Though official claims have presented prevention of US, Japanese and British military life losses on large-scale as a ground to decide about dropping devastating bombs on Japan, some more independent research administered later has dismissed the official claims as being fabricated.
The period of World War-II remains the single most devastating in recorded human history. Millions have been killed, injured and crippled besides changes in the geography and political perceptions. After six years of war, the world was already war-weary when the most destructive weapon ever made was launched over two industrial cities of Japan. The United States entered war with the invasion of Japan on Pearl Harbor three years prior to the detonation of the atomic bomb (Lawrence et al. 2015.
As one of the stakeholders of war, Winston Churchill puts, “History is written by the victors,” three-quarters of a century has passed, but the history remains ambiguous as the victors were not the sole power that controlled the planet. Rather, studies have been guided over the time to find the second opinions, and have remained successful too.
The assertion after the immediate end of the war had made the world adopt the reasons put forward by US officials. Thus, the stance of the US had become a part of history (Walker, J. S. 2005). However, half a century later, the classified documents from war times were made public. As the decades-long beliefs were solid, general public paid no importance to the new revelation. Careful research on the documents has shown the potential to change the historical context against the assertion forwarded earlier. It refutes past beliefs as unfounded because the probability of life losses, in case atomic bombs were not used, was extremely less. Some researchers maintain that the most number of losses that could have occurred was 20,000 (Groves, L. R. 2013).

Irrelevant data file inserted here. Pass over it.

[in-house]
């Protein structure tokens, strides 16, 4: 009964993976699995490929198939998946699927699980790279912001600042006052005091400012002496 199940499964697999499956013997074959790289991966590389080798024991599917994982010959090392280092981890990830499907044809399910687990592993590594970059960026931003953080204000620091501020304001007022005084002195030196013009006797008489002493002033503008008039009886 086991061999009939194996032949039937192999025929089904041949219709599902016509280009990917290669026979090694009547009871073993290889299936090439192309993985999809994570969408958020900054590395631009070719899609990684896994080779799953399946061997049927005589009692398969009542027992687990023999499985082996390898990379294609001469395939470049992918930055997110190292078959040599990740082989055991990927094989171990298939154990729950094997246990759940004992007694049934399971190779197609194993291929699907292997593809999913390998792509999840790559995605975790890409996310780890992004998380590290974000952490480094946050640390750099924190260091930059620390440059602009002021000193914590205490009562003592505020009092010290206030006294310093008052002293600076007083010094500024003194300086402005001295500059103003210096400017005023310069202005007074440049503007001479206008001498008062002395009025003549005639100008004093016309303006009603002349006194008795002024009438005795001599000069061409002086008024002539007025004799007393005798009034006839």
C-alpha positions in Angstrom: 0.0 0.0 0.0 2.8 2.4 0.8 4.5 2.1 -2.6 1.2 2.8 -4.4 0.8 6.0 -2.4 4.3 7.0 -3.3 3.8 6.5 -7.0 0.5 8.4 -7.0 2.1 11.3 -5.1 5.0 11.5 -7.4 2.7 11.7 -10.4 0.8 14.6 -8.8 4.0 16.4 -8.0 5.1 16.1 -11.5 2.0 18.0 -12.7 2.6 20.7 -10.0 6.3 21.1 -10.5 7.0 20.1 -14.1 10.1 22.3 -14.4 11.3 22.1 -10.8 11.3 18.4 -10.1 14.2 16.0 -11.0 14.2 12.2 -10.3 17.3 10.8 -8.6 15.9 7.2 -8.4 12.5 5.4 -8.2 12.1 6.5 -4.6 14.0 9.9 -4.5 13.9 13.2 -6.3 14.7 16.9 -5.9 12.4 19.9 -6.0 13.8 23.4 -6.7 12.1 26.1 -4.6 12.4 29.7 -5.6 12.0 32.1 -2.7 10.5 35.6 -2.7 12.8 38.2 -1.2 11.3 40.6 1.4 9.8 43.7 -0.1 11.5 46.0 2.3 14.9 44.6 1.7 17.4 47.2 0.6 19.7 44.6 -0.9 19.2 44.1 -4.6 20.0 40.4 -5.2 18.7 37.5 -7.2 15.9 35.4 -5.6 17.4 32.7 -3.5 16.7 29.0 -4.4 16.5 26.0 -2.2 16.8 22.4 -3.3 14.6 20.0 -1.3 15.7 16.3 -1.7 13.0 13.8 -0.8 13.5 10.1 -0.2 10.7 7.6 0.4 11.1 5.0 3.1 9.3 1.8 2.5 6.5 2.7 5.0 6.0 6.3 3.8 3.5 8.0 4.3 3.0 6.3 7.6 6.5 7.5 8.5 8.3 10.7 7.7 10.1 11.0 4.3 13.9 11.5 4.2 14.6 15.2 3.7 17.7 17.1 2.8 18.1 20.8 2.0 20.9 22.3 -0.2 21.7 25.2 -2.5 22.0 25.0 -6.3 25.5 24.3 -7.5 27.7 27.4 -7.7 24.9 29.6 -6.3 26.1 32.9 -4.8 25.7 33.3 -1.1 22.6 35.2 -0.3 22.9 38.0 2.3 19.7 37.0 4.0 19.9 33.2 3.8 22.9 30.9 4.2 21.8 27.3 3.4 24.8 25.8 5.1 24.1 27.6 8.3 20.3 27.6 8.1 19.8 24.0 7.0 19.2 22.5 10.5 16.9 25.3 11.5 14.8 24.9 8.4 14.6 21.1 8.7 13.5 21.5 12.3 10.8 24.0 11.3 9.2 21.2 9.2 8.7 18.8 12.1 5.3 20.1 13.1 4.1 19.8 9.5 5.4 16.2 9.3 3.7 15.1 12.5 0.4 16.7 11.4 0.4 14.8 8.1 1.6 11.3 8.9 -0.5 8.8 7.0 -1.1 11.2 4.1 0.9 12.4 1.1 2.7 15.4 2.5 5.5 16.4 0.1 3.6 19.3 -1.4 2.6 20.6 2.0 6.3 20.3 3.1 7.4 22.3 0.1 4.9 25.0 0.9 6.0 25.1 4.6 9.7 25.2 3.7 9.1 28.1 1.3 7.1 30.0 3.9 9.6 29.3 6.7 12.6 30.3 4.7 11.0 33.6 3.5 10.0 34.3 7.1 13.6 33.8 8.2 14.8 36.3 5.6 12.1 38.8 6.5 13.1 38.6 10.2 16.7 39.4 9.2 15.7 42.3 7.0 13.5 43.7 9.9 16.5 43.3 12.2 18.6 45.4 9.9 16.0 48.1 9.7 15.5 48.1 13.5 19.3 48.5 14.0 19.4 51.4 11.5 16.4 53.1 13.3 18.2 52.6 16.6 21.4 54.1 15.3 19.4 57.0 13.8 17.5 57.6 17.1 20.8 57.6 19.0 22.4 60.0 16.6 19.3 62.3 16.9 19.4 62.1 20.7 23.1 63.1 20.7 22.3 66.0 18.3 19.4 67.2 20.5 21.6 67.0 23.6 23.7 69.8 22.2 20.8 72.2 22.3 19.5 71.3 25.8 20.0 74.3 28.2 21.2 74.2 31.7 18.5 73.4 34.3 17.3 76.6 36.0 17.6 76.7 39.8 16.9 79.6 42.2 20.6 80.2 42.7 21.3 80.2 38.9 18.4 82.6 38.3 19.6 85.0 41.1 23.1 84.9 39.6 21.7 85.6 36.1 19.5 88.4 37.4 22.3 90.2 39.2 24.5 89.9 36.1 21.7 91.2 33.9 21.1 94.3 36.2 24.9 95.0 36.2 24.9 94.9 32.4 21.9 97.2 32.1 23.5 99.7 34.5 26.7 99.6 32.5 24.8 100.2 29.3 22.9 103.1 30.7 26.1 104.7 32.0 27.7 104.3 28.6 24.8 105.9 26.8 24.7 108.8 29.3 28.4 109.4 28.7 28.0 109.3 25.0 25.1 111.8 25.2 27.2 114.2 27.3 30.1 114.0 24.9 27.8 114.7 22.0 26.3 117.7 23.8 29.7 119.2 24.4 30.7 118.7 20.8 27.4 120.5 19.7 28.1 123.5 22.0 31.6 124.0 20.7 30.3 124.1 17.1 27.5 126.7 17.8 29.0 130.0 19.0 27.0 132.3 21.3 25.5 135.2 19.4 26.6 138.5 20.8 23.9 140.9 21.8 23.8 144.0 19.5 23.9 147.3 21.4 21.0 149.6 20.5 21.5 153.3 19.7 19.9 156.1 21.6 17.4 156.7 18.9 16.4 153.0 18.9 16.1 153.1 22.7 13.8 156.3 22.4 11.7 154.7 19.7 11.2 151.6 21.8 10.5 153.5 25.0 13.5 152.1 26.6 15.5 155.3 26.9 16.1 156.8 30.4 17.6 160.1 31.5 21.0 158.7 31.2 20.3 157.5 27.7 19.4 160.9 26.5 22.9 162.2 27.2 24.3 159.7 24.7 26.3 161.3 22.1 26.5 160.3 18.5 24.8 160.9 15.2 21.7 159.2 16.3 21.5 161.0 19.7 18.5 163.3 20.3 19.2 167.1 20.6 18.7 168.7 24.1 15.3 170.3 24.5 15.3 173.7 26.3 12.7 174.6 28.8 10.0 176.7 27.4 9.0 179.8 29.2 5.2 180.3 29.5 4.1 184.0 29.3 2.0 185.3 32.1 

The background information used from primary and secondary sources is extracted and compacted to write a thesis statement. The primary source, more or less, provides the information about the historical context and scenario before and immediately after the event occurred. Secondary sources focus on the research carried-out a few decades later after declassification of documents. The two set of sources have laid the foundation for historians to set the course of history in a particular way. The contradiction among references has made the backdrop to find the realities which have been molded so far.
Secondary Source Compilation
What was the historical context of the event? What was going on in the world around this event?
The World War-II had alreadykilled tens of millions of people and permanently disabled almost as much. The Berlin had already fallen with Allied forces taken control of most of Europe. Japan was the only major hurdle in the way of Allies despite heavy losses incurred by the country. Massive air raids were conducted to weaken Japanese resolve. The raids turned many major garrison cities and towns into ruins. All of the major islands, towns, and regions in South of Japan including the Philippines that were previously controlled by Japanese had been captured. By the end of July 1945, Japanese resources, especially military men had significantly depleted, but surrender was still not on cards.
Though Japan was immensely weakened and apparently lacked the resources to invade by the half of 1945, there was a potential threat of a strike similar to Pearl Harbor on US military which would trigger a loss of half a million American lives. Therefore, a preemptive strike to prevent such Japanese invasion was becoming inevitable for the US.